Wow, it’s been what, 6-7 months since I last did this? I find myself at an interesting crossroad at this point in my life. Tonight at 8pm I will take my last college final, ever. Which makes me wonder, “Being that this is the ‘final’ Final, what will I do afterward?”  I find it interesting that after 5 years, yes…5 years, in school that I do not, nor will I, have a job that pertains to my degree in 2 weeks. Job market is terrible, but at least I have one that, for the most part, isn’t very stressful and it pays well. While this will be short because I have to start work in 20 mins, I will get back on the blog train (scouts honor), with new updates from church and life in general. We’ve been through a lot of changes since the last post, I mean heck, I got married and never even posted about that. Like I said, I gotta run, but hopefully, with my life finally winding down to a somewhat normal Atlantan’s pace, I should be more frequent on this bad boy. If not, can’t say I didn’t try!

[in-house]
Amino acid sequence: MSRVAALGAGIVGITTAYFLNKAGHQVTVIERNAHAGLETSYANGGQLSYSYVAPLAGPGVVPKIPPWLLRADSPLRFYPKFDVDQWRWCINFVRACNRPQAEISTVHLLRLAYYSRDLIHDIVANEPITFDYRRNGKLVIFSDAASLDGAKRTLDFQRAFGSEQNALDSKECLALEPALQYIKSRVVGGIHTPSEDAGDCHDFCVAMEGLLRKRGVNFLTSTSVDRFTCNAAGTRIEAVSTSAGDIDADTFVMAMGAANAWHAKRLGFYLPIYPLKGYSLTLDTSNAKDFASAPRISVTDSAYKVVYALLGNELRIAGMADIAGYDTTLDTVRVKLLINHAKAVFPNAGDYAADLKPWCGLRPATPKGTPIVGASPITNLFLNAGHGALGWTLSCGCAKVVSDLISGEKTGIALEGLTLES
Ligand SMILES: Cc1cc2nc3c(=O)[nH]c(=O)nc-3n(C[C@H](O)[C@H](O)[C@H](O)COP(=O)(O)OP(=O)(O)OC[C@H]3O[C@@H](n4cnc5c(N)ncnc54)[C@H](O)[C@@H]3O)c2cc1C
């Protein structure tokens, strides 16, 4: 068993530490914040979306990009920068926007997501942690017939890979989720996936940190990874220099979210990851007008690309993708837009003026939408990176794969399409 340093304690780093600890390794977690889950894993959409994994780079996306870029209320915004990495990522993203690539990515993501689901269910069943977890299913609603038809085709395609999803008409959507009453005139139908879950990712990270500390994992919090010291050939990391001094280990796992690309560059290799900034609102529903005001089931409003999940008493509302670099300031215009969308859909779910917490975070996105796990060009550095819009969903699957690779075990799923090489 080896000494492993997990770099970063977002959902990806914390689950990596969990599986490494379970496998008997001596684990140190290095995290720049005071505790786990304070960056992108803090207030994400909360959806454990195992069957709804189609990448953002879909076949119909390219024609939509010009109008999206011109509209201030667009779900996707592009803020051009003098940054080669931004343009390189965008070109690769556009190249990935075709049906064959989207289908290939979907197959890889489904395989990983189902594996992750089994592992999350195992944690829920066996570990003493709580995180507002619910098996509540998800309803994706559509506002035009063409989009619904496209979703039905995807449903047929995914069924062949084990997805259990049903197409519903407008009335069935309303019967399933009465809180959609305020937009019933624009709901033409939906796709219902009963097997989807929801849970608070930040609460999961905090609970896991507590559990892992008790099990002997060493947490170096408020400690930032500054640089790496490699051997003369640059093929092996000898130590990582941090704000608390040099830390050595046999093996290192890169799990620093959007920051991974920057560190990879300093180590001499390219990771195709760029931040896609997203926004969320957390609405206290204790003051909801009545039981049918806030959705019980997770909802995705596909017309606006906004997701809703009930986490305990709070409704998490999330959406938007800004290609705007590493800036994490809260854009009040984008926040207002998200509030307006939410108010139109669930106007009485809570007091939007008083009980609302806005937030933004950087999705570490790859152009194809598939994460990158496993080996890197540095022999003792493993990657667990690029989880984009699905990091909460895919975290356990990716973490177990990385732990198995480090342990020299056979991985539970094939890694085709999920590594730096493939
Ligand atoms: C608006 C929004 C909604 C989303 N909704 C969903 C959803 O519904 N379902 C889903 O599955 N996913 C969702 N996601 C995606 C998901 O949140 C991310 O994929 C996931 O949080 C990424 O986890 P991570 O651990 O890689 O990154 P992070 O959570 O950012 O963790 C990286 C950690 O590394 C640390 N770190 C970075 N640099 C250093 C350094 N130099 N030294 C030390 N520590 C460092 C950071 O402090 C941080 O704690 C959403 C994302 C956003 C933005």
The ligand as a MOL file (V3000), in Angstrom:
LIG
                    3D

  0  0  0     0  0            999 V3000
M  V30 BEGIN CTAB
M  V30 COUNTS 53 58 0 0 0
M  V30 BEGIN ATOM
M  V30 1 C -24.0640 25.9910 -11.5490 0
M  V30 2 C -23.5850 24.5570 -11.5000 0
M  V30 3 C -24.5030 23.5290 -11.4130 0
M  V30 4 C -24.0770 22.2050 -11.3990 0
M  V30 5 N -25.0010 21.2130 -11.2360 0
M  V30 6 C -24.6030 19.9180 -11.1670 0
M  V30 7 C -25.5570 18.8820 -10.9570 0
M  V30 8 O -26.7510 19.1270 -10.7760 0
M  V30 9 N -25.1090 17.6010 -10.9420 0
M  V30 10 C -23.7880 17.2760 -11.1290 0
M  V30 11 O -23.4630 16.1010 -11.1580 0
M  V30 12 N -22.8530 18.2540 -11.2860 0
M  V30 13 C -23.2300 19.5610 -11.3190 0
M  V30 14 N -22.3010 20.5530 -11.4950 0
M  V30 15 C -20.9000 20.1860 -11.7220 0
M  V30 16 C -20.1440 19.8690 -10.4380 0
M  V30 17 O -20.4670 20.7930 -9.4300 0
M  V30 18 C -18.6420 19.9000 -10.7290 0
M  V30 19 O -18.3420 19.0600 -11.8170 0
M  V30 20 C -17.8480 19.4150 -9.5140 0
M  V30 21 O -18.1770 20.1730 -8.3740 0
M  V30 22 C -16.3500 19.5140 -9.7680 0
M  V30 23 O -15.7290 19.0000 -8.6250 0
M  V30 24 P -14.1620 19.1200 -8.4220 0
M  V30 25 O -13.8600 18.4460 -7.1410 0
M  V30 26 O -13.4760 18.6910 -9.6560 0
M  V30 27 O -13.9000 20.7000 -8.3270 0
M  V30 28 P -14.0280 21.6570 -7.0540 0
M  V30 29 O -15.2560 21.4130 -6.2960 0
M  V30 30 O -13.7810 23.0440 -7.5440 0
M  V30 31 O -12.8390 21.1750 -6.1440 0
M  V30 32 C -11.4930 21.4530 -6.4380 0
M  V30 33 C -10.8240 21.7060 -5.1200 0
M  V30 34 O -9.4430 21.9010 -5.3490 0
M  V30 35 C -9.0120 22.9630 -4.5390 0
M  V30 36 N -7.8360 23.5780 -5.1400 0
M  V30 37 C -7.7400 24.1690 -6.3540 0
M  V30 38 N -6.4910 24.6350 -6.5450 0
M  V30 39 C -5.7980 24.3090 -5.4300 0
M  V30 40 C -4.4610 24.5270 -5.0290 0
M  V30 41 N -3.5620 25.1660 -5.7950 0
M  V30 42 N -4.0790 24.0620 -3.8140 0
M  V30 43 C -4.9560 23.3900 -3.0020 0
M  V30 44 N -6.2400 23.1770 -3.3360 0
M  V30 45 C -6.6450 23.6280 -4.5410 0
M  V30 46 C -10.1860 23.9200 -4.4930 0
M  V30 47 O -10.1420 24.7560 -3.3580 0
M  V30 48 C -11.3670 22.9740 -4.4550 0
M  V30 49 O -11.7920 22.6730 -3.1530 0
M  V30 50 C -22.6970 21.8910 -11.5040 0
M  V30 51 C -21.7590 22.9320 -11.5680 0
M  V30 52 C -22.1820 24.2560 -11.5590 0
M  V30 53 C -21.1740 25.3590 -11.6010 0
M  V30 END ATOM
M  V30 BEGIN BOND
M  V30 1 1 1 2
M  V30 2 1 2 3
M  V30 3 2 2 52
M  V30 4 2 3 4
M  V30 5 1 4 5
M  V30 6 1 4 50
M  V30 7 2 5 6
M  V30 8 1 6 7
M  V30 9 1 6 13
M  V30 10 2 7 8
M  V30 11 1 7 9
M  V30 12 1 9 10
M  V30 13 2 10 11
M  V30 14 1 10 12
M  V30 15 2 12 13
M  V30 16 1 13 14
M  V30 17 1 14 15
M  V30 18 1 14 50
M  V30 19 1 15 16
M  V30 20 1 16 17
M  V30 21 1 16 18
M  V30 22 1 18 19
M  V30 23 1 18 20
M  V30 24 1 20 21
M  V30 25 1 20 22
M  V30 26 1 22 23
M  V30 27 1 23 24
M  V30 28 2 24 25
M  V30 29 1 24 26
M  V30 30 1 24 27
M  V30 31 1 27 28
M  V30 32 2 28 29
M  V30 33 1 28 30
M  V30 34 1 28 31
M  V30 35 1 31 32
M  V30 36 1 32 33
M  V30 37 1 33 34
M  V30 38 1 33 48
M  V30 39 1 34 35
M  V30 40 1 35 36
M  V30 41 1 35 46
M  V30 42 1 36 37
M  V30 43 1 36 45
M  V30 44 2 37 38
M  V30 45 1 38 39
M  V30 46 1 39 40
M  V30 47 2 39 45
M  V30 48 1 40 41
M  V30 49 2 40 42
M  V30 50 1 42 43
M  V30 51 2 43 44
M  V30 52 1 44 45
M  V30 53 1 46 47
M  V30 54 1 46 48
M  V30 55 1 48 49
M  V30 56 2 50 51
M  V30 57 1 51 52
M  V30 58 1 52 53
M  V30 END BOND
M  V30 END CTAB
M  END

-Tom

“Fitting In.” and other issues.

I’m curious. I was having a conversation with someone and we got on the subject of “fitting in,” at church. Should one have to fit in? Is it wrong for that person to feel that way? Or more importantly, is it wrong of the church to allow such an instance to occur? Personally, I lean towards the latter answer (and this will stir up the hornets nest a bit). If your church has cliques that make someone feel like an outsider because they don’t possess a similar trait, then you are not being biblical. You may not even realize it, and that’s fine. Pridefulness is the sin at heart here. I can tell you from personal experience, this turns people away from Christ.

Another issue. Every church has that guy the one who everyone pretends to like, but deep down, they just can’t stand him/her. Every time they come around the corner, or yell at you across the foyer, or facebook stalk you, it just hits a nerve in you. If you are that guy, back off, emulate Christ in a real way. Don’t force people into things they have no desire to do. People avoid you for a reason. Take a look at yourself and reevaluate yourself from a Christ-like standpoint.

Just a s

nines

watching the thenines with Ross and Jared. Super cool. Sucka.